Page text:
Renting Super Mario RPG in the 90s made it a co-op game

Super Mario RPG: Legend of the Seven Stars is by far my most played single-player game of all time, despite the fact that I never played it until recently. To me, Mario RPG is kind of like a movie you’ve only ever seen on cable. You never sit down to watch it to the end, but you catch enough of it that you finally feel like you’ve seen the whole movie. My unconventional experience playing Mario RPG is the result of repeatedly renting the game over the course of a year and working with the help of another kid I don’t know and have never met . For me, Super Mario RPG will always be a cooperative game and a perfect representation of the idiosyncrasies of gaming in the 90s.


If you walked into a Blockbuster video in 1998, you’ll find a corner of the store filled with PlayStation and N64 games for rent. Most millennials probably have fond memories of the first time they rented Metal Gear Solid or Banjo-Kazooie, but I didn’t have a current-gen console back then. Instead, I was across the street at my local Schnucks grocery store, swapping newspaper coupons for $1 Super Nintendo rentals. My favorite game, of course, was Super Mario RPG, despite the fact that I could never get past Tadpole Pond.

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I was only allowed to play video games for an hour after school every day, so every time I got to Mallow’s, my rental ran out and I had to return it to the store. I would try to renew it, but there was always a waiting list for the only copy of Schnucks’ game. By the time I recovered it, I invariably found my save file overwritten. So I would restart, play Tadpole Pond, then start the cycle all over again. I must have repeated this process half a dozen times before one day I got tired of rebooting and just started playing on another save file.

At first it was confusing. I was in a new town that I didn’t recognize, and there was a weird guy in my group who was wearing a blue cape and was shooting bullets with his finger. It wasn’t long before I came across a tip that took me to an island full of Yoshies, and I knew I had made the right decision. I stopped worrying about what I missed and continued on to Moleville, recruited Bowser and finally made my way to Booster Tower before I had to flip the game again.

A few weeks later, when I rented the game again, I was pleased to find that the save file hadn’t been erased, but was now even more advanced than where I had left it. . This time I am in Nimbus Land where I learn that Mallow is a long lost prince. I still don’t know who Geno is or why I’m even looking for featured pieces, but I give a fuck about Birdo, so I guess I’m on the right track. All the things I don’t know about the adventure seem to make everything more exciting, and I start thinking about the other person playing the game alongside me. I imagine they are like me, fed up with losing their save file over and over again, and decided to make this silent deal with me to complete the game together. I wonder if they’re as confused, and having as much fun as I am anyway.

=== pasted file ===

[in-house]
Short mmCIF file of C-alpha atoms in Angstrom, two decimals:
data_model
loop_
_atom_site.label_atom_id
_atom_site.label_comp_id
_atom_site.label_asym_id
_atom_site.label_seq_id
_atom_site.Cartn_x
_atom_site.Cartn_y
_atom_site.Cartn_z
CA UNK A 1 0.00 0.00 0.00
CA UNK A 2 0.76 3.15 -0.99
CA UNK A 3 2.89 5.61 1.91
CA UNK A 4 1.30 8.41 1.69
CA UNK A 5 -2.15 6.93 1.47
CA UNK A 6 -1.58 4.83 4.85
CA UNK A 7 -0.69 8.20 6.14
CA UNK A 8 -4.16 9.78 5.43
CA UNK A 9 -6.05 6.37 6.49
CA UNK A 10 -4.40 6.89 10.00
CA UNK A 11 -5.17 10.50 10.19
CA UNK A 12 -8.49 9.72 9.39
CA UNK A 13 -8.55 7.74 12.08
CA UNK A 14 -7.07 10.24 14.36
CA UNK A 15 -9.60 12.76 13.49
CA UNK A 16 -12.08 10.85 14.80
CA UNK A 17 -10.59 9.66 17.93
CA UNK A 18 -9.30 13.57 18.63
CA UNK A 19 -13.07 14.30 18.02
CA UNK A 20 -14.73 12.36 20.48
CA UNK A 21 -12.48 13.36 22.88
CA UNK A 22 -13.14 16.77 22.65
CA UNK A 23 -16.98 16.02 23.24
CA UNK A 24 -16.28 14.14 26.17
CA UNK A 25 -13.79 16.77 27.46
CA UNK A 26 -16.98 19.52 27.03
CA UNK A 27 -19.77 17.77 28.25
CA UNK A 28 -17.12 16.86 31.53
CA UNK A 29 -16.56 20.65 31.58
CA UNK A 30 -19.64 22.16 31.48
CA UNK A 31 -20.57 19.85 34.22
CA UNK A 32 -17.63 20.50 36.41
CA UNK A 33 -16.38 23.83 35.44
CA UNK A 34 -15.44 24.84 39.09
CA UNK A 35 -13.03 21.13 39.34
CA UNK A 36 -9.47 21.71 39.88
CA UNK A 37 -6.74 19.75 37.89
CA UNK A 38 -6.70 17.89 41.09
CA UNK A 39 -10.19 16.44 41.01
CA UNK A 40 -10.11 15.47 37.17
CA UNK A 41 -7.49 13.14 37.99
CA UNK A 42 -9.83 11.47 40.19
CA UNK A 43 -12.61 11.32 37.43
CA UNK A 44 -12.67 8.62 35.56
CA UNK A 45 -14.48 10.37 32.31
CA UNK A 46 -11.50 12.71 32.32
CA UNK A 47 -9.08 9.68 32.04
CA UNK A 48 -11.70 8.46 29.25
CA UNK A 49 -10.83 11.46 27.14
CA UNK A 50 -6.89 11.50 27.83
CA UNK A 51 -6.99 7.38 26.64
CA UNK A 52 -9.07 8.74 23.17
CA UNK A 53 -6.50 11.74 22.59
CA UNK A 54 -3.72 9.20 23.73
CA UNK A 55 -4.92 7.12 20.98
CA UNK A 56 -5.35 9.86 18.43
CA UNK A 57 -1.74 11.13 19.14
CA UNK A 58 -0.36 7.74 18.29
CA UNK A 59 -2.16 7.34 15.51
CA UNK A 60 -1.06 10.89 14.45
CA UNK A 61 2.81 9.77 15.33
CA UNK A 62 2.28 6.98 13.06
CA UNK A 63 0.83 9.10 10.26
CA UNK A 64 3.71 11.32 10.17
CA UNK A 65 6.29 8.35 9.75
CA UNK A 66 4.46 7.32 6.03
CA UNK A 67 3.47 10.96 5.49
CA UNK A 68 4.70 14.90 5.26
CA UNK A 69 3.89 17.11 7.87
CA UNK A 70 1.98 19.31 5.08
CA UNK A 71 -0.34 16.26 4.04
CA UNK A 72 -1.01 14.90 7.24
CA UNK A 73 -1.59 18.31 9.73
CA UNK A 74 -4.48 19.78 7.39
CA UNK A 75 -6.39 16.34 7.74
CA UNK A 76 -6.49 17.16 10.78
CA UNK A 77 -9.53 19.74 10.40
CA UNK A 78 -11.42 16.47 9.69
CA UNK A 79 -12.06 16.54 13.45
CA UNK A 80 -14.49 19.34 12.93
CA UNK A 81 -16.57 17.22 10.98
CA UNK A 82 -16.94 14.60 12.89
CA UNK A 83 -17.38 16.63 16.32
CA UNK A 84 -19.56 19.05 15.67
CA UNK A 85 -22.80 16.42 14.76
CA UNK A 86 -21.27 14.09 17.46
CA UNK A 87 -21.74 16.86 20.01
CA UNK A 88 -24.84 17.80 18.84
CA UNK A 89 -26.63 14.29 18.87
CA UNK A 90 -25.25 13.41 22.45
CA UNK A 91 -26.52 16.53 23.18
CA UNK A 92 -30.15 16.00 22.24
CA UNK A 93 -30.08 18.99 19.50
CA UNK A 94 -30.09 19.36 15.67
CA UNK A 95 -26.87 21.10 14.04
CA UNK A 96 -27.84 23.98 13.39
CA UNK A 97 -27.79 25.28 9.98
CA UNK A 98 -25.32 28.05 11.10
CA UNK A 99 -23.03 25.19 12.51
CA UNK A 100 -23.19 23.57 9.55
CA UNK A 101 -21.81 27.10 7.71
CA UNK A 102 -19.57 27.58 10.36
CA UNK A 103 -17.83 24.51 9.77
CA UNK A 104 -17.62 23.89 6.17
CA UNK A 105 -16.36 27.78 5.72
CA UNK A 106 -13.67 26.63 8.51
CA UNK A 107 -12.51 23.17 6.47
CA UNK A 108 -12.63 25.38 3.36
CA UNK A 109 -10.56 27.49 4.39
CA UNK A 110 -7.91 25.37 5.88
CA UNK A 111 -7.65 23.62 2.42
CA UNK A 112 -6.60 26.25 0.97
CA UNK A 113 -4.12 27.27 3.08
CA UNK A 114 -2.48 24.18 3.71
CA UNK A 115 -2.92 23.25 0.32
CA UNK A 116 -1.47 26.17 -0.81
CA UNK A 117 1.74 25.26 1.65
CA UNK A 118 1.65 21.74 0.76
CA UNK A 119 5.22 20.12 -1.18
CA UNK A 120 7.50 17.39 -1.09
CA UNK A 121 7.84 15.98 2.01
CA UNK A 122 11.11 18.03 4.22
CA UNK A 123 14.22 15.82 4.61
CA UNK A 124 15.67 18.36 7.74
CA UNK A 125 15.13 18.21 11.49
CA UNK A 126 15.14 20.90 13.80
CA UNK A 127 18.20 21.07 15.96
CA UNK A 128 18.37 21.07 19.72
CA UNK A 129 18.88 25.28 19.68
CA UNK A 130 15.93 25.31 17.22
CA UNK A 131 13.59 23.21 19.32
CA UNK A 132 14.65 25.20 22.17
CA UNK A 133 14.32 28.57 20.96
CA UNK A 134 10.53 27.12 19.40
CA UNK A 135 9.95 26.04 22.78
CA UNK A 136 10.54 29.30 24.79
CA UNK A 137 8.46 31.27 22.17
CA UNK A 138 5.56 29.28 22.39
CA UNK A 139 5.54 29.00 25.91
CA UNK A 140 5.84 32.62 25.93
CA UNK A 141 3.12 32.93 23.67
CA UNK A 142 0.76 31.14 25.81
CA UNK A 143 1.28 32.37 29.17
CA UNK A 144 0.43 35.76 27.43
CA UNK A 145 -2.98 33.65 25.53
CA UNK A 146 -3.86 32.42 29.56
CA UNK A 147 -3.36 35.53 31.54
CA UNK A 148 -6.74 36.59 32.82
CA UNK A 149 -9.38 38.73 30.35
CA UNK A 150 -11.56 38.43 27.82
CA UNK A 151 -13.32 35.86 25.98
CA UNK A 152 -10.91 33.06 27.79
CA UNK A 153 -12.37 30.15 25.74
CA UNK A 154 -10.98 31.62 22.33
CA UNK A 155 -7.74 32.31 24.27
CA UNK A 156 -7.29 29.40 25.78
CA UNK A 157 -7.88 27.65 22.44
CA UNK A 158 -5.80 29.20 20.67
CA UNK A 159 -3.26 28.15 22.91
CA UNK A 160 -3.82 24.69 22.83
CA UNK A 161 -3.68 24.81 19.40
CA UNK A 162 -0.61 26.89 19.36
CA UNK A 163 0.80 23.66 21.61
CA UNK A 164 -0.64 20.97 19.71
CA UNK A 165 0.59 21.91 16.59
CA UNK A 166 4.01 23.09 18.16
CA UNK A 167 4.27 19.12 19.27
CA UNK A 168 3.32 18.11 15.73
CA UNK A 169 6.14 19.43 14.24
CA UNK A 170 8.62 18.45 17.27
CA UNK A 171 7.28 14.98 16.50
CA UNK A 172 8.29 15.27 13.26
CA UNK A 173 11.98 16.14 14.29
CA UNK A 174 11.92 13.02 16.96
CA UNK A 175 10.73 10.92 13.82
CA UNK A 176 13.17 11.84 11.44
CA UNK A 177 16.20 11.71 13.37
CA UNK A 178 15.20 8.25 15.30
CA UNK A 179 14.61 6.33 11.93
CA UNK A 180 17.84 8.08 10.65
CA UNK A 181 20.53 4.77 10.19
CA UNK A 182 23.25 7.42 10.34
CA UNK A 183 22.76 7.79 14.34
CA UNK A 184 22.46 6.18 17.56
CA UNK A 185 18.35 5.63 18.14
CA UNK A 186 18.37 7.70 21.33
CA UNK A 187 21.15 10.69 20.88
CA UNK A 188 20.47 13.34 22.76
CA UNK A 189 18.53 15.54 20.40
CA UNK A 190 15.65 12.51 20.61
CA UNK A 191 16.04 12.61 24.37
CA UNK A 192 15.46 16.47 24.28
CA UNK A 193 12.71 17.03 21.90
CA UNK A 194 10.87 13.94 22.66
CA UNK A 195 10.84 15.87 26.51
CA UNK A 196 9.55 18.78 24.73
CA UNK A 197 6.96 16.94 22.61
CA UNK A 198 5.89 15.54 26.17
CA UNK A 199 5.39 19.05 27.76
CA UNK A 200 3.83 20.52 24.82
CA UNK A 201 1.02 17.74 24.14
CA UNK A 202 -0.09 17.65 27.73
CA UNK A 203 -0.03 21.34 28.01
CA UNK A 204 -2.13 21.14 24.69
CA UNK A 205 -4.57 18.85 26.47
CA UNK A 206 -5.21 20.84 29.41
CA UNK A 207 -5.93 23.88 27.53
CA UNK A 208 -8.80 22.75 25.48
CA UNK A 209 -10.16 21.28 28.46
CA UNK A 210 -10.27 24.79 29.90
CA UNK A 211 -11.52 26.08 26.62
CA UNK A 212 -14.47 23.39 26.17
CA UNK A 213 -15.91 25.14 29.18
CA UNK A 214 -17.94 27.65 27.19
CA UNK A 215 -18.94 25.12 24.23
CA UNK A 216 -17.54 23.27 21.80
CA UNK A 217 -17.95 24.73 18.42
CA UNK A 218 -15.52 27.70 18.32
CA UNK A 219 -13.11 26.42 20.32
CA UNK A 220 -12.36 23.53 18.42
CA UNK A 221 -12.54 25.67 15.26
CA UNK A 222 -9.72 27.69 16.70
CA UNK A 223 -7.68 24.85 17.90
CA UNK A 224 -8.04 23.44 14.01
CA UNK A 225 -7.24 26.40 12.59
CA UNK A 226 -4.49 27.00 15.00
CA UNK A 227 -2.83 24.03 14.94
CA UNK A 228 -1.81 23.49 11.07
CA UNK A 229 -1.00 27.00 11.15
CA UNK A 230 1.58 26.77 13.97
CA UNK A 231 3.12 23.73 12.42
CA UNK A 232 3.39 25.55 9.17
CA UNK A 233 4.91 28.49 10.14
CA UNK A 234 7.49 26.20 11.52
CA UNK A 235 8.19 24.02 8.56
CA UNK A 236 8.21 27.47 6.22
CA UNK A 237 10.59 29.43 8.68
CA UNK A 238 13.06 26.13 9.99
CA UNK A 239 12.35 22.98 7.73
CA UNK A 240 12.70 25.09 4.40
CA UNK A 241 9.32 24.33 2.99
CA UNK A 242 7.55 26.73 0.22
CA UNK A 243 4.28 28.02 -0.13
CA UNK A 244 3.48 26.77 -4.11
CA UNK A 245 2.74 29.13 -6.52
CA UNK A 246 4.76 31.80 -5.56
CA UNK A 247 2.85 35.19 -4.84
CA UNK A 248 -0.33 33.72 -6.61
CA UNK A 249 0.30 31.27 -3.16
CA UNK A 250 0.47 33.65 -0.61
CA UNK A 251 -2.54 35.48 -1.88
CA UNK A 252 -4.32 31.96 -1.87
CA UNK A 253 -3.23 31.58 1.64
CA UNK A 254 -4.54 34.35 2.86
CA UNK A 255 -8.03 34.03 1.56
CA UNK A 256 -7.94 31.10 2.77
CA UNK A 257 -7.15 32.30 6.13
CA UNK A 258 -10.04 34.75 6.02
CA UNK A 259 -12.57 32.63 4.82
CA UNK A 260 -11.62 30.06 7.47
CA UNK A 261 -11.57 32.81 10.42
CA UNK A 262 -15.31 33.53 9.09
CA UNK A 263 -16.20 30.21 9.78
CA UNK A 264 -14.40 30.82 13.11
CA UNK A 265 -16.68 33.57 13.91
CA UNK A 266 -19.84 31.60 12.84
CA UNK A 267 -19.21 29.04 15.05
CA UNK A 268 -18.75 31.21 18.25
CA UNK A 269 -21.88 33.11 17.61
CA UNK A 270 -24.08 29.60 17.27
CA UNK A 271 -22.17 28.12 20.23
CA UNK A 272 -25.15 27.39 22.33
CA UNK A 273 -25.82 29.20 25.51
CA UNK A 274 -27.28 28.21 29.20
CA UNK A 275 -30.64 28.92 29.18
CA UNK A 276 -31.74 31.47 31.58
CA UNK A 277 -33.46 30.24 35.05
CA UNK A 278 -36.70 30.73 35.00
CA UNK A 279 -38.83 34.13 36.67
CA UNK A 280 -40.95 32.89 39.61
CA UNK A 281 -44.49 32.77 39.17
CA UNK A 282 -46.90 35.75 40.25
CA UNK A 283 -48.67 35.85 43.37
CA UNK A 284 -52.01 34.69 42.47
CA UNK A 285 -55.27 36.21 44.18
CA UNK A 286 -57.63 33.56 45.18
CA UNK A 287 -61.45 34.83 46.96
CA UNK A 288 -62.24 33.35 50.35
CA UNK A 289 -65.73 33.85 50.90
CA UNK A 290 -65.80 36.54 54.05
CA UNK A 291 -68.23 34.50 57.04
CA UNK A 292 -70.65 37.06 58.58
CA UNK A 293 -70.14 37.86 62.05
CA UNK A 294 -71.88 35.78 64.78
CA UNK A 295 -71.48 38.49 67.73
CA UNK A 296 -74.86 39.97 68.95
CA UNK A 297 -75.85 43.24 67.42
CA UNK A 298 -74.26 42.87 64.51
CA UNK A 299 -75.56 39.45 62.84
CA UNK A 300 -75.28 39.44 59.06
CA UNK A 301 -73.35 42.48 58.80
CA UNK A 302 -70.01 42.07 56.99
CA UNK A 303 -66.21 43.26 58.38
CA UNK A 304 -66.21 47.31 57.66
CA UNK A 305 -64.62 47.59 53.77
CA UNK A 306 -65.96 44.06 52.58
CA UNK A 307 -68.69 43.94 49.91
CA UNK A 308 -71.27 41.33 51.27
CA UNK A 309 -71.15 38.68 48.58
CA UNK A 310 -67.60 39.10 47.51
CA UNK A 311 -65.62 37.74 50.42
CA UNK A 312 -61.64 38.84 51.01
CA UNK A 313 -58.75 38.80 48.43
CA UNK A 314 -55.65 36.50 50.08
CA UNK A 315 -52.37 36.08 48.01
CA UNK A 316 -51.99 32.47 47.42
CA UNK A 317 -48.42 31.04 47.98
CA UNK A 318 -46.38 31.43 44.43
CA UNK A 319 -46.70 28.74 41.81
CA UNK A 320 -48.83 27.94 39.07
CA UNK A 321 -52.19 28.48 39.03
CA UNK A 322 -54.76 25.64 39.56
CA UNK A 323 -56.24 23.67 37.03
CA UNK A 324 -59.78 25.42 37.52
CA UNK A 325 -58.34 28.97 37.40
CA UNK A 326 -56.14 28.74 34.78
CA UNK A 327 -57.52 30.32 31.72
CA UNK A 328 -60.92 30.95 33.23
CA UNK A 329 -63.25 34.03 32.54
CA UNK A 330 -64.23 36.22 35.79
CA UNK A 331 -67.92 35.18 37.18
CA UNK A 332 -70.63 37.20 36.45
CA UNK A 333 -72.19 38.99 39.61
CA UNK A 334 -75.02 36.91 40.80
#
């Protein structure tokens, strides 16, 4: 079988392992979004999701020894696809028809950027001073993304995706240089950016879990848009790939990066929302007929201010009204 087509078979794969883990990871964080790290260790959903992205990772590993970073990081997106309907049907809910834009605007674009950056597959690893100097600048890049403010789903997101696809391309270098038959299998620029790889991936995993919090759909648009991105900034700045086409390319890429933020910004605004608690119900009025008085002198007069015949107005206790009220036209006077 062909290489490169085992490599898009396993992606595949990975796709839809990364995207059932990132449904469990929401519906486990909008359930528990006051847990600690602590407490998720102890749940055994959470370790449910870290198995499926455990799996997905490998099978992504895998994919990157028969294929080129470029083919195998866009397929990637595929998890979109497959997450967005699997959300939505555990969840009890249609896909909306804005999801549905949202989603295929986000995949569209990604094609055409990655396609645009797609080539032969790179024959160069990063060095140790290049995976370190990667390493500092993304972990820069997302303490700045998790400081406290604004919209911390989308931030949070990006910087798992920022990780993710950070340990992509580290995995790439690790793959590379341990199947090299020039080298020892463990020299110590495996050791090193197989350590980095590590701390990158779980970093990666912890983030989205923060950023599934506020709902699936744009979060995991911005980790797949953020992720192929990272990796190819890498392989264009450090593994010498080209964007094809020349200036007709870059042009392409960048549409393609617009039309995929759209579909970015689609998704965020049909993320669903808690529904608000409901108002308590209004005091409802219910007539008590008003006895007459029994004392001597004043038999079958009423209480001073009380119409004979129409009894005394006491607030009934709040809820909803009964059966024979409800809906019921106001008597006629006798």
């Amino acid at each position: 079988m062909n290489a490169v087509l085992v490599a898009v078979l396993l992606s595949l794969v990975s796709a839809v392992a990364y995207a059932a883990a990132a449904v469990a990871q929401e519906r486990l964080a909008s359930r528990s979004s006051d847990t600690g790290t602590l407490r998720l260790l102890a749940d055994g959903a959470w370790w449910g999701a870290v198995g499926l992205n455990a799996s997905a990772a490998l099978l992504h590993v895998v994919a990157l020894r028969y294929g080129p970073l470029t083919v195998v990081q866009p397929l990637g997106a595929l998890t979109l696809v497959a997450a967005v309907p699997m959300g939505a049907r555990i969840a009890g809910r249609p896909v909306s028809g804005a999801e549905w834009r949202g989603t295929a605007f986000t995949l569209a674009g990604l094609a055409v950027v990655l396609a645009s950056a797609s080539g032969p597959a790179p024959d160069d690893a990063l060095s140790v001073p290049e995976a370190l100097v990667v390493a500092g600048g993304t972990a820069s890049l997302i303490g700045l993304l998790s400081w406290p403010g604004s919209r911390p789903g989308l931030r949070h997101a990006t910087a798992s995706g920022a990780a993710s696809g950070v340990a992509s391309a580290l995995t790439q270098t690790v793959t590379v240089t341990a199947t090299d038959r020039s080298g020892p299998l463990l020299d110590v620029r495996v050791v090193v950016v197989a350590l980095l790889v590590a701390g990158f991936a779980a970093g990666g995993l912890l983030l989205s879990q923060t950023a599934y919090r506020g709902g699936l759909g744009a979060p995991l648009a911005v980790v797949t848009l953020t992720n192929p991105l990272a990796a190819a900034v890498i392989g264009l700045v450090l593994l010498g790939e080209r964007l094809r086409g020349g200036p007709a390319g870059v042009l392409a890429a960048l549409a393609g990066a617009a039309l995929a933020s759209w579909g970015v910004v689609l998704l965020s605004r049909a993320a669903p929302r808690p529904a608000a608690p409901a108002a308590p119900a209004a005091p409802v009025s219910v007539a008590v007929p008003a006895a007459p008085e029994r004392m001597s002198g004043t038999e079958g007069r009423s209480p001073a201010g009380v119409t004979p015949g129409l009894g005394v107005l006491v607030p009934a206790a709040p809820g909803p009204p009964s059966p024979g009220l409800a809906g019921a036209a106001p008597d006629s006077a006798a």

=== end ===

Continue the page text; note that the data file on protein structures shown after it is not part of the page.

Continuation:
I defeat Valentina without really understanding who she is, then enter a volcano and fight a dragon, followed soon after by the zombie version of the dragon. It’s the best game I’ve ever played. If you’ve played the game, you’re probably already tense about what happens next.

No matter how hard I tried, I couldn’t get past the Axem Rangers on top of the airship. I fought them over and over again, but their attacks were just too strong and they got hit so many times in a row – it was just impossible. I returned the game to the store defeated, but with the hope that my partner would have enough time to figure out how to beat them.

The last time I rented Mario RPG is one of my fondest gaming memories. When I loaded up our save game, I found not only that they had outrun the Axem Rangers, but that they were were stopped just before the final battle with Smithy. I didn’t realize at the time that there was no way to save after finishing the game, so my eight-year-old mind decided that my partner had gone all the way and decided to leave me win the final victory. I beat Smithy, finished the game, and returned him to the grocery store with a thank you note in the box, hoping my invisible friend would rent him again to see if I had managed to beat him.

I didn’t play Super Mario RPG on my own until the SNES Classic came out in 2017. It wasn’t until then that I finally saw half of the game I had missed before. . I had no idea there was a haunted pirate ship or an evil wedding cake in this game, and finally seeing them the other half reminded me of my weird co-op experience and the mysterious partner who got me. helped get through this. Those magical moments when you share a fleeting experience with another player always seem to move me. Whether it’s a game like Journey or Dark Souls that intentionally incorporates these moments, or just an unusual encounter with another person in an MMO, I always enjoy connecting with a stranger during an experience. of shared play, and I’ll never forget how Super Mario RPG, however implausible, made that possible for me.

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